Saturday, October 22, 2016

Ecosystem as Place; Ecosystem as Network

The most frequently cited definition of the ecosystem concept owes its origin to Sir Arthur G. Tansley in 1935 (Pickett and Grove 2009).  It has proven to be a very flexible concept, and can be applied to any scale that includes aggregations of physical environment and organisms, plus the interactions among all physical and biological components.  The interactions are just as important as the material, energy, and organisms that exist within ecosystems.  Nevertheless, ecosystems are usually specified as locations or places, that is volumes of some part of the Earth, whether watery, dry land, or wetland (Figure 1).
Figure 1. Experimental watersheds at the Hubbard Brook Ecosystem Study in New Hampshire as ecosystems.  Using the ecosystems as place perspective, the watersheds, with boundaries set by the flow of surface water into the receiving stream, are recognizable ecosystems for the purposes of research and modeling. A photograph of a landscape may represent one or many ecosystems, but it is necessary for the researchers or managers to specify the boundary of each system that the photo might show.

Ecosystem as Interaction

Yet, there is a view of ecosystems that places the interactions themselves as the focus.  This usage is most often heard in the vernacular or in discussions about corporate products and the services they deliver.  Hence, one hears about such things as the "Apple ecosystem," or the "Google ecosystem," or the "health care ecosystem."  Clearly such usages place the connections and flows of information, products, or outcomes at the center of concern.  A bounded and contiguous place is not the point in this use of ecosystem as a network.

Networks are a primary concern of many sciences.  Information sciences, neurosciences, industrial ecology, and studies of governance (Figure 2) often emphasize connections and flows of information, power, influence, materials, and energy.  Traffic engineers and planners envision their topic in terms of networks, although those networks can be seen to serve both close and distant territories.  The network rather than the territory or place is the point.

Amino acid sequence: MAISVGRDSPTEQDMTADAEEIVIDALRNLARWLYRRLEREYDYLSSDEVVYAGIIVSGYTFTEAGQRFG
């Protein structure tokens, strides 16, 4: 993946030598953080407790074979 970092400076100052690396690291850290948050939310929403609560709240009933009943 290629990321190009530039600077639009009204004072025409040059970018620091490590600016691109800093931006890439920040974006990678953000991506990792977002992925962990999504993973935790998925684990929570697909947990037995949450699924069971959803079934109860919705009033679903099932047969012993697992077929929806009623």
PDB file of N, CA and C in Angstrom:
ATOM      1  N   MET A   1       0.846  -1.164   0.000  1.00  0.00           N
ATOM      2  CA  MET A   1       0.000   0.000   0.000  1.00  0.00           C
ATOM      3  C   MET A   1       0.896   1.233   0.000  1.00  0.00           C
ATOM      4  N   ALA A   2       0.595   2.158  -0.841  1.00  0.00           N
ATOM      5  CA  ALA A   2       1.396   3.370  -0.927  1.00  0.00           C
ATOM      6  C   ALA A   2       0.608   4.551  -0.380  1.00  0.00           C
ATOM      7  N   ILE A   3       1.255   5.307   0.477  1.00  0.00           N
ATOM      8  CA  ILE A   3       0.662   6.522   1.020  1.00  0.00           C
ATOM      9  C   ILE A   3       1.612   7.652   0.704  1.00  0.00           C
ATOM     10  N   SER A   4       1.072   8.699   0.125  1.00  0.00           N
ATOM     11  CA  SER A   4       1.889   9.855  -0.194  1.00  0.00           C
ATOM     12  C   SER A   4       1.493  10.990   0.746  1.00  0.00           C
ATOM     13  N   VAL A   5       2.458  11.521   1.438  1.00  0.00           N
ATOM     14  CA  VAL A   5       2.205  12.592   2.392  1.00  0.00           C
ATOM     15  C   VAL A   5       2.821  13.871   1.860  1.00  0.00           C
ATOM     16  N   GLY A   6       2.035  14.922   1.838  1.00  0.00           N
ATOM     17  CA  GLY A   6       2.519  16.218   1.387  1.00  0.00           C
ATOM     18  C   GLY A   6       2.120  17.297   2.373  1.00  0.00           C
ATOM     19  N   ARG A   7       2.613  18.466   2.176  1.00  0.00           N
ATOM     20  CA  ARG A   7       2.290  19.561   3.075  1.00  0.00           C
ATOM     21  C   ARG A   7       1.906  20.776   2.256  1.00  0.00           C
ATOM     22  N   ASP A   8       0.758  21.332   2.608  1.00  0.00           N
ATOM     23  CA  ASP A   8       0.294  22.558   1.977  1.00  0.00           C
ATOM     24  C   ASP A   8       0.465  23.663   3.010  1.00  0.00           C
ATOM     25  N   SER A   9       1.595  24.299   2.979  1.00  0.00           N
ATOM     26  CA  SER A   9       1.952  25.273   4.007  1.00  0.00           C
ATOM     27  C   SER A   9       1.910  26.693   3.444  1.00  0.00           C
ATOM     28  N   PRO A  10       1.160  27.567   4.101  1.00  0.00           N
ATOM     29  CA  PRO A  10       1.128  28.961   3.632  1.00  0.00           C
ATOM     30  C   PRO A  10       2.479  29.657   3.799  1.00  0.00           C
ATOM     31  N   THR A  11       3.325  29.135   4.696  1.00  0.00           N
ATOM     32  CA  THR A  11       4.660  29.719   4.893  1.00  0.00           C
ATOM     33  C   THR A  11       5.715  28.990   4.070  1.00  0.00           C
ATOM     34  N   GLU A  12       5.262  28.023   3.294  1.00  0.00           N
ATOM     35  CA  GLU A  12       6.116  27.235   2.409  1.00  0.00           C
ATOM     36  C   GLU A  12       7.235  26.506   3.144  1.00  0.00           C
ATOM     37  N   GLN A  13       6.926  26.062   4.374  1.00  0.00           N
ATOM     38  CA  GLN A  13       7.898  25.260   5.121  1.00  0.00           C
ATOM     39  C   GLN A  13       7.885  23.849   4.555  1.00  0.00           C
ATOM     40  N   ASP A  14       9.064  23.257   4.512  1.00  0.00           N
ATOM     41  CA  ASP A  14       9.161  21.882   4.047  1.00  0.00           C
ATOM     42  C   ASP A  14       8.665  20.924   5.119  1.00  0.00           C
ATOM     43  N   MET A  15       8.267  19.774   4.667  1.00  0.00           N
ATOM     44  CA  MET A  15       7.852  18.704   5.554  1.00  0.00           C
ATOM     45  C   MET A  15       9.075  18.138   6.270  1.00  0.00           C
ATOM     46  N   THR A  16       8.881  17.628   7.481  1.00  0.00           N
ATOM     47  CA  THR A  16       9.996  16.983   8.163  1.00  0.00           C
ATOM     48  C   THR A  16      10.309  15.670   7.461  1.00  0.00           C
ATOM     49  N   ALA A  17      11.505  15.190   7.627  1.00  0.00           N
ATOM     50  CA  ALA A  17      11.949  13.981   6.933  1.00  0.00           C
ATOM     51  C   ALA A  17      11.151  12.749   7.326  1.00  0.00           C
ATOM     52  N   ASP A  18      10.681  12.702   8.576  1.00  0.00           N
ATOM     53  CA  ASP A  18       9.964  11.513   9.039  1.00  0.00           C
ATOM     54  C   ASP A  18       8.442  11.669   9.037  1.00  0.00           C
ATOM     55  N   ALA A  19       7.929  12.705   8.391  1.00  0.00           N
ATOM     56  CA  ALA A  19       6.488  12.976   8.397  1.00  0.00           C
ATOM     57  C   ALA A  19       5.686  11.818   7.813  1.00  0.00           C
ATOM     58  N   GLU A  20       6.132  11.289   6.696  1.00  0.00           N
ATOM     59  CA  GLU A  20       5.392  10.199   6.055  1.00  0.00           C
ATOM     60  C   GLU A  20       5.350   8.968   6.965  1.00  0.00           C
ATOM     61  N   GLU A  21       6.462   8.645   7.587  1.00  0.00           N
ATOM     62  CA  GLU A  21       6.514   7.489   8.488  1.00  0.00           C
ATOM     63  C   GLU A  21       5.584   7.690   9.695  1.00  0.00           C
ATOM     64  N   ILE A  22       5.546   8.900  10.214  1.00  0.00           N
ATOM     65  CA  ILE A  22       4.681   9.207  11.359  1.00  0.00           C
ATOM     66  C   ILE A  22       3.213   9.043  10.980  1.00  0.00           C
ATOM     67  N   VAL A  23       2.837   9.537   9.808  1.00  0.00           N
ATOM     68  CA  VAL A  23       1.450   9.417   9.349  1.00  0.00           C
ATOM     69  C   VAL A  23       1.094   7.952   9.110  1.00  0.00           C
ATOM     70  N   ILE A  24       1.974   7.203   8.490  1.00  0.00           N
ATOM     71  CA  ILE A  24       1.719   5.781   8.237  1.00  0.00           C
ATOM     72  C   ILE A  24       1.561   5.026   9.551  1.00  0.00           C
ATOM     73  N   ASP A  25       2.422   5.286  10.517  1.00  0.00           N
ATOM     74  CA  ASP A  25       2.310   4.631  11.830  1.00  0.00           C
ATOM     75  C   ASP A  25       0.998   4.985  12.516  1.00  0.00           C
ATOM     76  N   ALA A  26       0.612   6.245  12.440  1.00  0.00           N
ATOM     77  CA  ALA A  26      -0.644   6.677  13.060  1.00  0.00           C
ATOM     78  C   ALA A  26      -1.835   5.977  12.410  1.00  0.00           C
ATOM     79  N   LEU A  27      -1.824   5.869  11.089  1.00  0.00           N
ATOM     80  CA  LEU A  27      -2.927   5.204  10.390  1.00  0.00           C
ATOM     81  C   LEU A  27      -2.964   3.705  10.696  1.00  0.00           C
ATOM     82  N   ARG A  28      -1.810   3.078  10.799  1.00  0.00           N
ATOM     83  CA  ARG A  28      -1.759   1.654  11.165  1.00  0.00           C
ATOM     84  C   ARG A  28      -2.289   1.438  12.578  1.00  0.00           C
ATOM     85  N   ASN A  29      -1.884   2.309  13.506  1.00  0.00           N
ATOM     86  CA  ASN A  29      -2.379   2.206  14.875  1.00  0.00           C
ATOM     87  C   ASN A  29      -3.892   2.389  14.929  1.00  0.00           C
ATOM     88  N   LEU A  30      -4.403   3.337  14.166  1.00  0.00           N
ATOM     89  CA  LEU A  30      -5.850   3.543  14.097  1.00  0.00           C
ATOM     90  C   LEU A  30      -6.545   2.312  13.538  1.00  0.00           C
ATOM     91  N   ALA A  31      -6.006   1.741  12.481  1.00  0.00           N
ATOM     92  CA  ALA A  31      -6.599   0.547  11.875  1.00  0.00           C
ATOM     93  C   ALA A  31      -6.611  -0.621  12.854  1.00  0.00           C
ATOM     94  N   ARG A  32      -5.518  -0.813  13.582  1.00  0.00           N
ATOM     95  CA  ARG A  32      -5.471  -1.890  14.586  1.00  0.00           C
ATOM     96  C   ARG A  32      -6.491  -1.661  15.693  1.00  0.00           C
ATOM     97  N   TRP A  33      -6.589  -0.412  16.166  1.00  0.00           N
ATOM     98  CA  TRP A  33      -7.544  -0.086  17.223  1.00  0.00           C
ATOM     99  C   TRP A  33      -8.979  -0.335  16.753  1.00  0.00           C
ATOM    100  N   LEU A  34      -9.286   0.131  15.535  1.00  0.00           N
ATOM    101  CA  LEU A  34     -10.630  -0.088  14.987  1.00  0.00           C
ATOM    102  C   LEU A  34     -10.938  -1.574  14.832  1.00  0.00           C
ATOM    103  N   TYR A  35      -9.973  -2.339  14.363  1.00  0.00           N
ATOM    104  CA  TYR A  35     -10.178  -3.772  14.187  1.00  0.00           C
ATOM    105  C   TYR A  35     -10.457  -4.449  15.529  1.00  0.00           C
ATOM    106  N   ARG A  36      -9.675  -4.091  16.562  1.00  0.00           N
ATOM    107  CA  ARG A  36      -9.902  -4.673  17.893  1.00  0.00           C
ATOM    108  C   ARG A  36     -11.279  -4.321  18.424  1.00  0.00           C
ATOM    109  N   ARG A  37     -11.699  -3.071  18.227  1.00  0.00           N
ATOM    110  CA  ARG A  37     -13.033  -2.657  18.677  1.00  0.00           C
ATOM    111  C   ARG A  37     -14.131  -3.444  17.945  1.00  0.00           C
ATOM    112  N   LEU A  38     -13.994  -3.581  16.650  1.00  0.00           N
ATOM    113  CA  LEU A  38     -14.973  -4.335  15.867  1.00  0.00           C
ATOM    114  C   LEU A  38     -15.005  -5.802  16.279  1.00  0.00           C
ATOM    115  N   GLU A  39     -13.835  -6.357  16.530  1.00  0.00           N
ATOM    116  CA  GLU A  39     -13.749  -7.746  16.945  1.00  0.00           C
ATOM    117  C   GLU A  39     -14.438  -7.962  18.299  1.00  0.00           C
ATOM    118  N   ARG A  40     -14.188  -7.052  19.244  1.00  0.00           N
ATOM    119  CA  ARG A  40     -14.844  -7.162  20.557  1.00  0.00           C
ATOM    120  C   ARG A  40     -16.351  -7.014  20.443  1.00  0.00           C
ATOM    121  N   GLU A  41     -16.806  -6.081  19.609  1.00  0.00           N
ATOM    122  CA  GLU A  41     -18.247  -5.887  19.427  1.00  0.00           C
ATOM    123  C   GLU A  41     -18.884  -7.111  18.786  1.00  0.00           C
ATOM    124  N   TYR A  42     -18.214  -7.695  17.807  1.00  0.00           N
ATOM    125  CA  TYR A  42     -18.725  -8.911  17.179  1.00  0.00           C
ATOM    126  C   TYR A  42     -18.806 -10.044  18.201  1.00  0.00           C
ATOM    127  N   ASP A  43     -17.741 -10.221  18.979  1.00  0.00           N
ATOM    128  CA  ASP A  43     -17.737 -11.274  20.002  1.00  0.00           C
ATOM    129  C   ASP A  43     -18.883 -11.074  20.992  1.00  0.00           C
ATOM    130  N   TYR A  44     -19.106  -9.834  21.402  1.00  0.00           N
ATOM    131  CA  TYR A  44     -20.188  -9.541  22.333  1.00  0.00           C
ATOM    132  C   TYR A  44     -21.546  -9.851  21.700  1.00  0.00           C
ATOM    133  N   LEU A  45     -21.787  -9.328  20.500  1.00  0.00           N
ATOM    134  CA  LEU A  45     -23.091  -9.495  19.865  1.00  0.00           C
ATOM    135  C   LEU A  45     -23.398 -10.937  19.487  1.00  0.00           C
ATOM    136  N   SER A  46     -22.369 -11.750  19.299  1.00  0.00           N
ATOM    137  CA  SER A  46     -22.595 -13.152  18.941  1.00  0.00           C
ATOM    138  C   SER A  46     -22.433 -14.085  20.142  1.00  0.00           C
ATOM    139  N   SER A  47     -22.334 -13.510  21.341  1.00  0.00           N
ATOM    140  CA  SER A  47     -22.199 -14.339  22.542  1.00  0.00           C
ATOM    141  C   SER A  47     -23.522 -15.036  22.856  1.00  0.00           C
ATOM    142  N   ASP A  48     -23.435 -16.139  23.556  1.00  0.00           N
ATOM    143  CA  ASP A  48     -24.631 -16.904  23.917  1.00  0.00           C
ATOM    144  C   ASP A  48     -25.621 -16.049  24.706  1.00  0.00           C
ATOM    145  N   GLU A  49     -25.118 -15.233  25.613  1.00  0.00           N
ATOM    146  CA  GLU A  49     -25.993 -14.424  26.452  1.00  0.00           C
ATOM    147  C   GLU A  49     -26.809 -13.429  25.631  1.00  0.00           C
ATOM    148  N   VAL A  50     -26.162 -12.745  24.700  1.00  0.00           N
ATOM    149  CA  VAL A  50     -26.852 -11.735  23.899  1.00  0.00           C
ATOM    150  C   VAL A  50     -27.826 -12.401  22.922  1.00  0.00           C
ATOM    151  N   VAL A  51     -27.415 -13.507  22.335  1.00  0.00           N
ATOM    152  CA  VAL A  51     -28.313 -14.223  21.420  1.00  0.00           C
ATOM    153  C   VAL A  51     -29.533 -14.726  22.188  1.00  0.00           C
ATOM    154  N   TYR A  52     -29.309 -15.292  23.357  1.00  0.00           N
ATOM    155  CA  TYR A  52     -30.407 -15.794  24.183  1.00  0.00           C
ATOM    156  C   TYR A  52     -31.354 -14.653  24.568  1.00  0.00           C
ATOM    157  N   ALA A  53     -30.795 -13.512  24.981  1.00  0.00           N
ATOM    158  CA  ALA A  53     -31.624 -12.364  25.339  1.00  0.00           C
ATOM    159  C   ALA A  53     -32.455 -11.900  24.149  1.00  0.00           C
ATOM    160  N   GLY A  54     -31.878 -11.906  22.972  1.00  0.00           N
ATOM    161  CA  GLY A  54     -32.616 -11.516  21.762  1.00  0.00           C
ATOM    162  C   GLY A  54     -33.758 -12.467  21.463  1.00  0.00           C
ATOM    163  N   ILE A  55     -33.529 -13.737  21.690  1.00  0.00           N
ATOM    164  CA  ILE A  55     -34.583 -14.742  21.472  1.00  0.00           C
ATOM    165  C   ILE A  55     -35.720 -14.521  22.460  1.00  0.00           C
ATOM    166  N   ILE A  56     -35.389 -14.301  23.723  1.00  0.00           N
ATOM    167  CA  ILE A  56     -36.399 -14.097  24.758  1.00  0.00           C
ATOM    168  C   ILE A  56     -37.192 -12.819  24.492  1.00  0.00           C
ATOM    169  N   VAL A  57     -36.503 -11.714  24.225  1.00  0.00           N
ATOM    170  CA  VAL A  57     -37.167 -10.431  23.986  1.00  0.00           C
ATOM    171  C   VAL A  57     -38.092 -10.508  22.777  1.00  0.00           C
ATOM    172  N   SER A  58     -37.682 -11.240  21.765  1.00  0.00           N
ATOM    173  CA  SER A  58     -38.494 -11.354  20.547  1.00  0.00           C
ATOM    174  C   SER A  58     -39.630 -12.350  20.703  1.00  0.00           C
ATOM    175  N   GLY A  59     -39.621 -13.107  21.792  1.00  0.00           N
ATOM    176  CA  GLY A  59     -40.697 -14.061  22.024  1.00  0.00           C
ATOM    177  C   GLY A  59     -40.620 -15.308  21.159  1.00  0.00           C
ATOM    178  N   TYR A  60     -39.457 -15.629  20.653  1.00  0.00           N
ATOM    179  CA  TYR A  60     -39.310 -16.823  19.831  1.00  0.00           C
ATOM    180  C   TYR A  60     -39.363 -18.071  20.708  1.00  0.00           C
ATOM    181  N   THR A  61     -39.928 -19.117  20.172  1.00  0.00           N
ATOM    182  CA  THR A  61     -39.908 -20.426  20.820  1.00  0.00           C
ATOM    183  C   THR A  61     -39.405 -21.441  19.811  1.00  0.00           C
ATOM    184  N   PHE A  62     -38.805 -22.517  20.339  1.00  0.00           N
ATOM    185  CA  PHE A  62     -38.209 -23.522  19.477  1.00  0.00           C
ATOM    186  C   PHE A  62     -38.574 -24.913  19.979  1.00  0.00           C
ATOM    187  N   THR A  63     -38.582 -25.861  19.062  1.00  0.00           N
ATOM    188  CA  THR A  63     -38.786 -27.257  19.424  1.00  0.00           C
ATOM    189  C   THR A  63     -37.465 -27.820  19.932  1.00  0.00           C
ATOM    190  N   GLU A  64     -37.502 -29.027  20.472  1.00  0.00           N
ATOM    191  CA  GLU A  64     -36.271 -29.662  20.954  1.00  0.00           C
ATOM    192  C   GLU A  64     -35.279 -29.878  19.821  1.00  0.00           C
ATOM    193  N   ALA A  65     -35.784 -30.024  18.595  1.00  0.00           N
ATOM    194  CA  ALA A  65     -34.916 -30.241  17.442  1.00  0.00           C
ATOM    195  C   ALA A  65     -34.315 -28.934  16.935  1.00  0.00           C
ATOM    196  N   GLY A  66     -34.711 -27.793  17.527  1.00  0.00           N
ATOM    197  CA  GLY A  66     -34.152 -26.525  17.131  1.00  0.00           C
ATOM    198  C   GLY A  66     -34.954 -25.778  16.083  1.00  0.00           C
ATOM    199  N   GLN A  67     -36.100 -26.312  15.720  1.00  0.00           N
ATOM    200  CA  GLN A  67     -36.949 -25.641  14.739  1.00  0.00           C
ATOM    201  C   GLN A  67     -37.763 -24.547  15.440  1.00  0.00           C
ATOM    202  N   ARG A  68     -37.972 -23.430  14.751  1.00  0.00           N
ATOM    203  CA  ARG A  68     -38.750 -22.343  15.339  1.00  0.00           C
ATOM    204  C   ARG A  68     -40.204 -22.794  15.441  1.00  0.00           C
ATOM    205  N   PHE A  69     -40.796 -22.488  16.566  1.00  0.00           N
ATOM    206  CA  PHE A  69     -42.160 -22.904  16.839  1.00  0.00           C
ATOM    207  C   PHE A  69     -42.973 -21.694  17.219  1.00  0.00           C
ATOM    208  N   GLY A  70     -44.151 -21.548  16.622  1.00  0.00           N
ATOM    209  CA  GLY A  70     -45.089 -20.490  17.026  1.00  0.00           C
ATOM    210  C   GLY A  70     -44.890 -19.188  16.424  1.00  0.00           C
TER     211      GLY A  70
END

Figure 2. A network approach to a system.  This is a governance network, showing the connections between government agencies, non-governmental organizations, and community associations concerned with environmental stewardship. The connections represent the sharing of finances, resources, staff, or information. (From Romolini and Grove, 2013.)

So it may seem that the network perspective and the place-delimited view of ecosystem are contradictory and divergent approaches to science.  But this is not the case.  In fact, ecology is a science of interaction.  A traditional definition of ecology states that it is the study of the interaction between organisms and their environments.  However, this definition can be expanded to acknowledge the variety of units or entities other than just organisms that are involved in those interactions.  For example, in the 1950s ecology expanded to consider ecosystems as entities in which biogeochemical processes were the concern.  In the 1980s in the United States, landscape ecology was imported and adapted to emphasize the interactions that involved spatially heterogeneous mosaics at various scales.  Even populations and communities came to be seen as comprising subsets that interacted across space, as in metapopulation or metacommunity theory.  The explicitly interaction-focused definitions of ecology (Box 1) work equally well with the place-based or the network-based approachs to systems.  

Box 1: The Cary Institute Definition of Ecology.  The scientific study of the processes influencing the distribution and abundance of organisms, the interactions among organisms, and the interactions between organisms and the transformation and flux of energy and matter.

A network is also a system, but specifically a system of interaction pathways, mechanisms, or flows.  In other words, a network can be considered to be an infrastructure or a process that takes place over that infrastructure.  Networks as infrastructure may involve materially connected continuous pathways, like roads or wires.  But infrastructural networks can also involve fields, like broadcast via electromagnetic radiation (McGrath and Shane 2012).  Certainly, the underlying fields are continuous, but the function of networks that rely on electromagnetic media seem more discontinuous, since the information can travel great distances with no tangible expression of the network until the message is delivered and decoded.